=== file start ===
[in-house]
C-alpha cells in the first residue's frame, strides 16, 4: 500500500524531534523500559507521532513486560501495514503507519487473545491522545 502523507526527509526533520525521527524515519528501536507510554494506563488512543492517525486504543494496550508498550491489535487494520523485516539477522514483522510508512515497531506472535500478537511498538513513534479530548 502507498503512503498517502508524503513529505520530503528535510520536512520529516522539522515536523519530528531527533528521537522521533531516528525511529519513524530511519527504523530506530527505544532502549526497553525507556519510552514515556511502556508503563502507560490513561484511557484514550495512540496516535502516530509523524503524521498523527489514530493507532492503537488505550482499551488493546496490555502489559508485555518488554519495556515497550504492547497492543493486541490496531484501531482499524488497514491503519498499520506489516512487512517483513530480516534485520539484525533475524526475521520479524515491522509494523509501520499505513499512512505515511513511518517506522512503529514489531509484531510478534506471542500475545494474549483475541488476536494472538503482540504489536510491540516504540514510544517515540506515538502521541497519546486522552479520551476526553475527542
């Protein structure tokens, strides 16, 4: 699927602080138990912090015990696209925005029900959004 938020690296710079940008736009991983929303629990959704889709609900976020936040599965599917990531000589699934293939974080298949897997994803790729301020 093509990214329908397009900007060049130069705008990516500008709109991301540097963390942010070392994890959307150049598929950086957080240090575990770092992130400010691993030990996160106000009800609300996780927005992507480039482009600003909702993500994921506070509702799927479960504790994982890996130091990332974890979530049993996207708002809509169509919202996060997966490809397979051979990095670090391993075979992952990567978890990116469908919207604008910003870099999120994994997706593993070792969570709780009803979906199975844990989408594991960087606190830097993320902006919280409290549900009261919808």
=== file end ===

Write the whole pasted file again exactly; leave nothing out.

[in-house]
C-alpha cells in the first residue's frame, strides 16, 4: 500500500524531534523500559507521532513486560501495514503507519487473545491522545 502523507526527509526533520525521527524515519528501536507510554494506563488512543492517525486504543494496550508498550491489535487494520523485516539477522514483522510508512515497531506472535500478537511498538513513534479530548 502507498503512503498517502508524503513529505520530503528535510520536512520529516522539522515536523519530528531527533528521537522521533531516528525511529519513524530511519527504523530506530527505544532502549526497553525507556519510552514515556511502556508503563502507560490513561484511557484514550495512540496516535502516530509523524503524521498523527489514530493507532492503537488505550482499551488493546496490555502489559508485555518488554519495556515497550504492547497492543493486541490496531484501531482499524488497514491503519498499520506489516512487512517483513530480516534485520539484525533475524526475521520479524515491522509494523509501520499505513499512512505515511513511518517506522512503529514489531509484531510478534506471542500475545494474549483475541488476536494472538503482540504489536510491540516504540514510544517515540506515538502521541497519546486522552479520551476526553475527542
């Protein structure tokens, strides 16, 4: 699927602080138990912090015990696209925005029900959004 938020690296710079940008736009991983929303629990959704889709609900976020936040599965599917990531000589699934293939974080298949897997994803790729301020 093509990214329908397009900007060049130069705008990516500008709109991301540097963390942010070392994890959307150049598929950086957080240090575990770092992130400010691993030990996160106000009800609300996780927005992507480039482009600003909702993500994921506070509702799927479960504790994982890996130091990332974890979530049993996207708002809509169509919202996060997966490809397979051979990095670090391993075979992952990567978890990116469908919207604008910003870099999120994994997706593993070792969570709780009803979906199975844990989408594991960087606190830097993320902006919280409290549900009261919808």